When administrators at 199-bed Shore Memorial Hospital, Somers Point, N.J., set out to recruit a vice president of medical affairs in 2003, they sought a physician leader who could excel at the role's traditional responsibilities and also take on some broader operational functions.
It was just the challenge that Peter Jungblut, 39, was seeking. Jungblut, an internist, had been involved in administration almost from the start of his clinical career as chief of hospitalist services at the Group Health Cooperative in Seattle. There he headed a group of 10 hospitalists, representing their interests on a number of administrative committees while at the same time earning his MBA.Jungblut returned to the East Coast to be near family in 2001 and after a two-year stint as medical director at St. Peter's University Hospital in New Brunswick, N.J., he learned about "exciting things happening at Shore Memorial."
"There were a number of projects that had been started, but were about midway to completion," Jungblut says. The projects, each costing nearly $10 million, included the construction of a cancer center on the hospital's campus and the renovation of a cardiovascular institute housed within the hospital.
When he became Shore Memorial's vice president of medical affairs in 2003, the projects' multimillion-dollar budgets and complex logistics didn't intimidate Jungblut, who modestly credits the "highly skilled professionals" who worked with him to finish both projects on time and on budget.Jungblut's modesty is reflected in the results of a recent 360-degree review conducted at the hospital in which his peers gave him higher ratings than he gave himself, according to Shore Memorial President and Chief Executive Officer Al Gutierrez. Gutierrez says Jungblut's consensus-building style has helped him succeed since coming to Shore Memorial. "Peter's able to bring together people from different groups who are advocating for their individual points of view and coalesce them into strategic action."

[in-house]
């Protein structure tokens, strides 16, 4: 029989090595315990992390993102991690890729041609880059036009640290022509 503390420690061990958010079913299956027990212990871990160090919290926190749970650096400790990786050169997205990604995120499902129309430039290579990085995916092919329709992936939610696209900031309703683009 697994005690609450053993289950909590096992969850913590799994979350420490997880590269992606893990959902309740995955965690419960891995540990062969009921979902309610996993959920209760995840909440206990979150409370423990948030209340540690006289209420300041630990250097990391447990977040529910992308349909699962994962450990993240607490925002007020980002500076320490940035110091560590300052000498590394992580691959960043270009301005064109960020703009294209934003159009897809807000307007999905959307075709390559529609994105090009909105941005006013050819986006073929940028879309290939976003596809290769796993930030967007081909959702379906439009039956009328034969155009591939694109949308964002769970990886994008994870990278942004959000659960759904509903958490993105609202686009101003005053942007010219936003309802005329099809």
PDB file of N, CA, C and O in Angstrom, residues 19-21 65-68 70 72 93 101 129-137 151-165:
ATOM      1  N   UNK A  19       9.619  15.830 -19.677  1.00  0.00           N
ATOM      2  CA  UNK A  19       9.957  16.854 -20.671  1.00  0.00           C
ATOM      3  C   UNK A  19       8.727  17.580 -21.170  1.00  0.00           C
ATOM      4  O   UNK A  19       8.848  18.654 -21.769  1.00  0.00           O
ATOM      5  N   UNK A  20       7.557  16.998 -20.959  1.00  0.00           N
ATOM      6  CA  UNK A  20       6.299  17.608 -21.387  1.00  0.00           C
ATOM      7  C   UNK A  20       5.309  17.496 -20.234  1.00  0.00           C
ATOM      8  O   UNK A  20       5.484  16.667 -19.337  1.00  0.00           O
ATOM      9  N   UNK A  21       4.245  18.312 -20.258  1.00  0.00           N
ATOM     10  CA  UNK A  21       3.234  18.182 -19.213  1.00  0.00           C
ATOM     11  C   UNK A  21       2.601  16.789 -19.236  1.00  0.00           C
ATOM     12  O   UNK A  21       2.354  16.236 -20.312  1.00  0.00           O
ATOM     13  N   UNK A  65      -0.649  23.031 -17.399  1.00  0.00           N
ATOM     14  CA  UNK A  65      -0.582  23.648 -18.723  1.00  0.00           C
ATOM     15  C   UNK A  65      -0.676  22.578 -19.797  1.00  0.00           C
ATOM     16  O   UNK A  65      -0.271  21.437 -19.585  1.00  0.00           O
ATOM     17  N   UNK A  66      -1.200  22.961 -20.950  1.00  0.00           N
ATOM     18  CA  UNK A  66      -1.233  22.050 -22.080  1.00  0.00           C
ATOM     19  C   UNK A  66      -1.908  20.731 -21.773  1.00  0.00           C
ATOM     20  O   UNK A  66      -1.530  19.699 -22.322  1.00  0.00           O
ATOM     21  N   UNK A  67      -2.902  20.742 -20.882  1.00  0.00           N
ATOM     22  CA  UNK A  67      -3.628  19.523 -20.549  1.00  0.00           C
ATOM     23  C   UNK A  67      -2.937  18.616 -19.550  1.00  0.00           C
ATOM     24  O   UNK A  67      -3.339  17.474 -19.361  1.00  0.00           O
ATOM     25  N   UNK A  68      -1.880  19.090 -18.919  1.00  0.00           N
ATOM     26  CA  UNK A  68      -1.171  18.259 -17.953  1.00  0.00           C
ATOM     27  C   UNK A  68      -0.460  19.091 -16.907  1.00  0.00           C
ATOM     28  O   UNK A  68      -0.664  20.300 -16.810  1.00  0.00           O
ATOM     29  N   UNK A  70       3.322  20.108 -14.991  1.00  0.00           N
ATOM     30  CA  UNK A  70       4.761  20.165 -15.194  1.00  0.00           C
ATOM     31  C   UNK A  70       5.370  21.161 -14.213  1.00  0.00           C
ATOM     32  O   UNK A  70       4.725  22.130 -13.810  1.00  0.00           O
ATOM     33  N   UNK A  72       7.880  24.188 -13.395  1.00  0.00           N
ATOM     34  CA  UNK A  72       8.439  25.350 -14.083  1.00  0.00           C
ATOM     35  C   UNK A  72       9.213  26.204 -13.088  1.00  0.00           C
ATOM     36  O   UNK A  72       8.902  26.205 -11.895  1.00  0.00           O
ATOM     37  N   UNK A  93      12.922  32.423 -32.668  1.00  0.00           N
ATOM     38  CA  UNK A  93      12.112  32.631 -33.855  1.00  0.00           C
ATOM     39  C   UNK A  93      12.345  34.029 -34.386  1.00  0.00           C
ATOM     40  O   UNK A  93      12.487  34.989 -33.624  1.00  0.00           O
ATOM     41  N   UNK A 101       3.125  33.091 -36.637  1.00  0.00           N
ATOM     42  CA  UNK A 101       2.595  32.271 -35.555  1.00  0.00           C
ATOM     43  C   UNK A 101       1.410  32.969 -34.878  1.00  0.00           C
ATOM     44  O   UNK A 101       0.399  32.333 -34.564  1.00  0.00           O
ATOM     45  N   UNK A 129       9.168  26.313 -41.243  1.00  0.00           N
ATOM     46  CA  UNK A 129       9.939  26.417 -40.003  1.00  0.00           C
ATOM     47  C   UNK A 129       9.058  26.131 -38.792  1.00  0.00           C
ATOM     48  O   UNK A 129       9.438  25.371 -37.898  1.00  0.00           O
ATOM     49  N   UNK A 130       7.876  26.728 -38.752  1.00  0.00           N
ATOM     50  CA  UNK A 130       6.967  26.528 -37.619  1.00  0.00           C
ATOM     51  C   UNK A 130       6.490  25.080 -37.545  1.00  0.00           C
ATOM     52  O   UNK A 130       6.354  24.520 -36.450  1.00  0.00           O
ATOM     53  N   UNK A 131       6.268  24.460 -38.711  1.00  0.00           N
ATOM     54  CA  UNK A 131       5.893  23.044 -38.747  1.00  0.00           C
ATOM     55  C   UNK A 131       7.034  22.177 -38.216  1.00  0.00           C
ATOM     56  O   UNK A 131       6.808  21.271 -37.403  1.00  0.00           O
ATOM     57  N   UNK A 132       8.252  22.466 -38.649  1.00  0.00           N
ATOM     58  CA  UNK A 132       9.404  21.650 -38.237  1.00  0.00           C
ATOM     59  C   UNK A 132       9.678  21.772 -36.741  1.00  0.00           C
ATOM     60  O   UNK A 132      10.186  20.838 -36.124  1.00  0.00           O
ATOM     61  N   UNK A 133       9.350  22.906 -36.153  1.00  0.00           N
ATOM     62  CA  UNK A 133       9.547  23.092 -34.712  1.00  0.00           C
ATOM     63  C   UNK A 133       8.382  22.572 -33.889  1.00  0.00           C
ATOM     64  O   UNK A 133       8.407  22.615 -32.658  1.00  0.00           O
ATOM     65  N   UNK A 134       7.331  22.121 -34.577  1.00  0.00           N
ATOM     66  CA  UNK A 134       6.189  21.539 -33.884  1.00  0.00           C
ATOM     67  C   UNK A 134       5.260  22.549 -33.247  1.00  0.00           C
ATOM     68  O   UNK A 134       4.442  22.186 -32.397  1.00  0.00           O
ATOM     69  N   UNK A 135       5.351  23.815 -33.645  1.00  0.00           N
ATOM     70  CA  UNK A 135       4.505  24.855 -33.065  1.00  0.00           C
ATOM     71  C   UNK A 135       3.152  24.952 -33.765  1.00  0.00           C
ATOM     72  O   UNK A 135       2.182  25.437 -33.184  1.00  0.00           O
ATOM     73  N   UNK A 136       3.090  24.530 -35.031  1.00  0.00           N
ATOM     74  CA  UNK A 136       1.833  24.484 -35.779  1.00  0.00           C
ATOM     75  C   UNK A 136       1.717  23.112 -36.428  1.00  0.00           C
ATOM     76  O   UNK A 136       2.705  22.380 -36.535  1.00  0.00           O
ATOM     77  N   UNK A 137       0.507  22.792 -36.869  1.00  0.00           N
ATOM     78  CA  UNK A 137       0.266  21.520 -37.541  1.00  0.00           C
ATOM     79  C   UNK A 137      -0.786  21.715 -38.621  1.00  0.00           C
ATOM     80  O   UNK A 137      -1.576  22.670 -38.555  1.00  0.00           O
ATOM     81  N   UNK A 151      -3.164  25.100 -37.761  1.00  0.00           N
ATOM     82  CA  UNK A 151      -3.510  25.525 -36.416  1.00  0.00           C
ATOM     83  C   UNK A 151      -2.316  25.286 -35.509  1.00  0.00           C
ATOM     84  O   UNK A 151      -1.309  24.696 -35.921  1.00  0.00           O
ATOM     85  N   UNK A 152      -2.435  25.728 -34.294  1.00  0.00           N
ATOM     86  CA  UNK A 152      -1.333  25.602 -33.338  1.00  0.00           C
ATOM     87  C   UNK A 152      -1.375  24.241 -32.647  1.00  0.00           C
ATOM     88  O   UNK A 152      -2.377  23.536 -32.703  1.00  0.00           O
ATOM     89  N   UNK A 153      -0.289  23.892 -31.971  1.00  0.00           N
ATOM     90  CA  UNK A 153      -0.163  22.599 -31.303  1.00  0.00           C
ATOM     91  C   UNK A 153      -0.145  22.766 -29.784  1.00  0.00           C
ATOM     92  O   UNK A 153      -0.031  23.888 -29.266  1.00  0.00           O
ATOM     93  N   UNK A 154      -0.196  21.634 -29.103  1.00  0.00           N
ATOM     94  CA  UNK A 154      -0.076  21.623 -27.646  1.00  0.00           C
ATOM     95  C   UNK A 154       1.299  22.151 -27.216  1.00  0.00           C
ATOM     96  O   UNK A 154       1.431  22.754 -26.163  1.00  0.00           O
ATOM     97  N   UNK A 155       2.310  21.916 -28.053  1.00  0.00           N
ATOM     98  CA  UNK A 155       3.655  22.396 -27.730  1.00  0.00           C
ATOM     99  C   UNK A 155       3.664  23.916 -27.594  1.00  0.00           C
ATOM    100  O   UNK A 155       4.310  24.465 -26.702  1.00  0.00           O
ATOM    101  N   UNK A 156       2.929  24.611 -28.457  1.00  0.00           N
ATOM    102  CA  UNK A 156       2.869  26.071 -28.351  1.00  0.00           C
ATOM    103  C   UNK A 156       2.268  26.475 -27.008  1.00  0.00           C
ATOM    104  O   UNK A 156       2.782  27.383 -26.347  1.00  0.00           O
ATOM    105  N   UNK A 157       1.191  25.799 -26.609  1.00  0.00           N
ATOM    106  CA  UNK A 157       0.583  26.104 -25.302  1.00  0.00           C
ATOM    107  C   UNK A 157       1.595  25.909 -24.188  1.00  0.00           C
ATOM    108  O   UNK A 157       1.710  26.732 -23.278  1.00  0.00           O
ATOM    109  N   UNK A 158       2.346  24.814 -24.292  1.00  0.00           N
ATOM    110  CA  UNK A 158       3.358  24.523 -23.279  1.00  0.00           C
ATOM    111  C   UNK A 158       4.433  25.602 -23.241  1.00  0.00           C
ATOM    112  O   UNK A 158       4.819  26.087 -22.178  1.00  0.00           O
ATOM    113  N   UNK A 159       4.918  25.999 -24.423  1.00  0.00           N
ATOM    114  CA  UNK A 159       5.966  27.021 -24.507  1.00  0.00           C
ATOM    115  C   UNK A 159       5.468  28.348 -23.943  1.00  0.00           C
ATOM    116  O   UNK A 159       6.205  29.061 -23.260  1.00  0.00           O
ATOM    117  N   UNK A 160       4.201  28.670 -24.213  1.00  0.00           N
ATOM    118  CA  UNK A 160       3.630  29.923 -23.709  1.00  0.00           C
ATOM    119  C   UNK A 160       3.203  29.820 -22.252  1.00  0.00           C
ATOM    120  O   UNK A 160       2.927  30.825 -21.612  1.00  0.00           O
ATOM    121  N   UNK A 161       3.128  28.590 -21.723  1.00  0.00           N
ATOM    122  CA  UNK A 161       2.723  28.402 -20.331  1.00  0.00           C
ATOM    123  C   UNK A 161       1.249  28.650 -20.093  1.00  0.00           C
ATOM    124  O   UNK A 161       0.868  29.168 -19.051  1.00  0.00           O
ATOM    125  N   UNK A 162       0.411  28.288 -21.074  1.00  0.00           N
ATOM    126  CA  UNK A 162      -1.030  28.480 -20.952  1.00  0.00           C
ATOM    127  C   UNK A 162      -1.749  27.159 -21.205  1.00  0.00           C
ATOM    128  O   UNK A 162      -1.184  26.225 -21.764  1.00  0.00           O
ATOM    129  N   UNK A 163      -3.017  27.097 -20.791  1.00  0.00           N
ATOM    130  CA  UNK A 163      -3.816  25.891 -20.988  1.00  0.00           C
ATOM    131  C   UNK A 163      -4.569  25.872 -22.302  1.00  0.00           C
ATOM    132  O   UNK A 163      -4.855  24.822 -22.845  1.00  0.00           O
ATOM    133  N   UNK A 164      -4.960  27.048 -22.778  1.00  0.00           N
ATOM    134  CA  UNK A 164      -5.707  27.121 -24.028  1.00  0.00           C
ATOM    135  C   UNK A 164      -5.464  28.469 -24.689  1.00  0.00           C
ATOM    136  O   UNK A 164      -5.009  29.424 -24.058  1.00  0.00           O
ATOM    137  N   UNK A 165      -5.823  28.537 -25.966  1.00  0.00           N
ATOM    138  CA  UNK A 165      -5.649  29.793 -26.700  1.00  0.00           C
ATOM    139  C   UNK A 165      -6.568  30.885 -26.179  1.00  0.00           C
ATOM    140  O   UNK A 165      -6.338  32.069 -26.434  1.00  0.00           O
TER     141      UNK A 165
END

In managing issues related to length of stay, for example, Jungblut is able to build a bridge between the hospital's need for efficiency and the clinical team's need for proper care, Gutierrez says. "Peter is able to facilitate those discussions in a way that allows us to do the right thing for both the patient and the organization."Gutierrez adds that Jungblut's ability to discuss financial issues with the hospital's chief financial officer has been a welcome surprise. "Usually that is a difficult encounter with someone who is a strong clinical advocate-breaking down (an issue) into financials," Gutierrez says.
Says Jungblut: "As a physician-executive, I think I'm able to offer an appreciation of the clinical challenges of bringing new services into the community and an awareness of where some of the potential pitfalls may be."